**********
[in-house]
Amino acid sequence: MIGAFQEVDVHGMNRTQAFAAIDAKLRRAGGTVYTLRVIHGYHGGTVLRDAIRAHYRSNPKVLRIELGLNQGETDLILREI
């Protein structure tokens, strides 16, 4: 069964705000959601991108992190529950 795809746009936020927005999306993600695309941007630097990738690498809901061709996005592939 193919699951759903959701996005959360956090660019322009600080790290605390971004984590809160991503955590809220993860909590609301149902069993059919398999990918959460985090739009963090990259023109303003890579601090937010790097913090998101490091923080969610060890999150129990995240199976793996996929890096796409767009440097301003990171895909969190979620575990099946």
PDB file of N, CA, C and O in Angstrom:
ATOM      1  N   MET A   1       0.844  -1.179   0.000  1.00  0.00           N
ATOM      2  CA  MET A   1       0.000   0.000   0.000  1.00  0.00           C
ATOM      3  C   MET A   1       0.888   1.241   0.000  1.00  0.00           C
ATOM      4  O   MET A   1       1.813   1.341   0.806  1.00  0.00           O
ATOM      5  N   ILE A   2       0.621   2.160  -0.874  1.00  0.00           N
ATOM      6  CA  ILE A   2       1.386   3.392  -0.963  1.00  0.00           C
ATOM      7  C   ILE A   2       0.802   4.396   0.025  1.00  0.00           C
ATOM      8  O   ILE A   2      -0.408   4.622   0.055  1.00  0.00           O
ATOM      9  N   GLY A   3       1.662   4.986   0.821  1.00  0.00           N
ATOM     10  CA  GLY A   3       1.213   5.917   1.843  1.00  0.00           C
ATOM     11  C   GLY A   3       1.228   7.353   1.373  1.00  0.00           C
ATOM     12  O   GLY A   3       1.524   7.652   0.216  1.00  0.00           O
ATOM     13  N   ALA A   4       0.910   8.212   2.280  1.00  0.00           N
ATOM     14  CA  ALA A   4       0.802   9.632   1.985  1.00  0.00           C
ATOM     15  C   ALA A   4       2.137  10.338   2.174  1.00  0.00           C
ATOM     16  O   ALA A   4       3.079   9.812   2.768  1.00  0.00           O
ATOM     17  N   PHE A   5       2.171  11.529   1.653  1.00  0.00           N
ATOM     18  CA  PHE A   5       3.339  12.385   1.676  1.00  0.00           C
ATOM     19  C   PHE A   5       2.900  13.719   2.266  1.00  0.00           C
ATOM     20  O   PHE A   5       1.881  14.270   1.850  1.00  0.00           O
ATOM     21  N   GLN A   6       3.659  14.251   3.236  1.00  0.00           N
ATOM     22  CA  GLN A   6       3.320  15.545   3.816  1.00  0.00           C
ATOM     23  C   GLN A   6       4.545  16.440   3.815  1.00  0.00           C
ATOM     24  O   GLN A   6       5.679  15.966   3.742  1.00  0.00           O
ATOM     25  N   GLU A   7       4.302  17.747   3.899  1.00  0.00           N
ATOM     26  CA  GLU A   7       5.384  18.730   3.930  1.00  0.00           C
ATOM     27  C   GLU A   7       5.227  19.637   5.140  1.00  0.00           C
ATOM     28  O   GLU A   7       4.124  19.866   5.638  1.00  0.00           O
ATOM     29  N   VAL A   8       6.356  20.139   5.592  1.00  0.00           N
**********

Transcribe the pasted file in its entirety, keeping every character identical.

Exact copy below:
[in-house]
Amino acid sequence: MIGAFQEVDVHGMNRTQAFAAIDAKLRRAGGTVYTLRVIHGYHGGTVLRDAIRAHYRSNPKVLRIELGLNQGETDLILREI
């Protein structure tokens, strides 16, 4: 069964705000959601991108992190529950 795809746009936020927005999306993600695309941007630097990738690498809901061709996005592939 193919699951759903959701996005959360956090660019322009600080790290605390971004984590809160991503955590809220993860909590609301149902069993059919398999990918959460985090739009963090990259023109303003890579601090937010790097913090998101490091923080969610060890999150129990995240199976793996996929890096796409767009440097301003990171895909969190979620575990099946």
PDB file of N, CA, C and O in Angstrom:
ATOM      1  N   MET A   1       0.844  -1.179   0.000  1.00  0.00           N
ATOM      2  CA  MET A   1       0.000   0.000   0.000  1.00  0.00           C
ATOM      3  C   MET A   1       0.888   1.241   0.000  1.00  0.00           C
ATOM      4  O   MET A   1       1.813   1.341   0.806  1.00  0.00           O
ATOM      5  N   ILE A   2       0.621   2.160  -0.874  1.00  0.00           N
ATOM      6  CA  ILE A   2       1.386   3.392  -0.963  1.00  0.00           C
ATOM      7  C   ILE A   2       0.802   4.396   0.025  1.00  0.00           C
ATOM      8  O   ILE A   2      -0.408   4.622   0.055  1.00  0.00           O
ATOM      9  N   GLY A   3       1.662   4.986   0.821  1.00  0.00           N
ATOM     10  CA  GLY A   3       1.213   5.917   1.843  1.00  0.00           C
ATOM     11  C   GLY A   3       1.228   7.353   1.373  1.00  0.00           C
ATOM     12  O   GLY A   3       1.524   7.652   0.216  1.00  0.00           O
ATOM     13  N   ALA A   4       0.910   8.212   2.280  1.00  0.00           N
ATOM     14  CA  ALA A   4       0.802   9.632   1.985  1.00  0.00           C
ATOM     15  C   ALA A   4       2.137  10.338   2.174  1.00  0.00           C
ATOM     16  O   ALA A   4       3.079   9.812   2.768  1.00  0.00           O
ATOM     17  N   PHE A   5       2.171  11.529   1.653  1.00  0.00           N
ATOM     18  CA  PHE A   5       3.339  12.385   1.676  1.00  0.00           C
ATOM     19  C   PHE A   5       2.900  13.719   2.266  1.00  0.00           C
ATOM     20  O   PHE A   5       1.881  14.270   1.850  1.00  0.00           O
ATOM     21  N   GLN A   6       3.659  14.251   3.236  1.00  0.00           N
ATOM     22  CA  GLN A   6       3.320  15.545   3.816  1.00  0.00           C
ATOM     23  C   GLN A   6       4.545  16.440   3.815  1.00  0.00           C
ATOM     24  O   GLN A   6       5.679  15.966   3.742  1.00  0.00           O
ATOM     25  N   GLU A   7       4.302  17.747   3.899  1.00  0.00           N
ATOM     26  CA  GLU A   7       5.384  18.730   3.930  1.00  0.00           C
ATOM     27  C   GLU A   7       5.227  19.637   5.140  1.00  0.00           C
ATOM     28  O   GLU A   7       4.124  19.866   5.638  1.00  0.00           O
ATOM     29  N   VAL A   8       6.356  20.139   5.592  1.00  0.00           N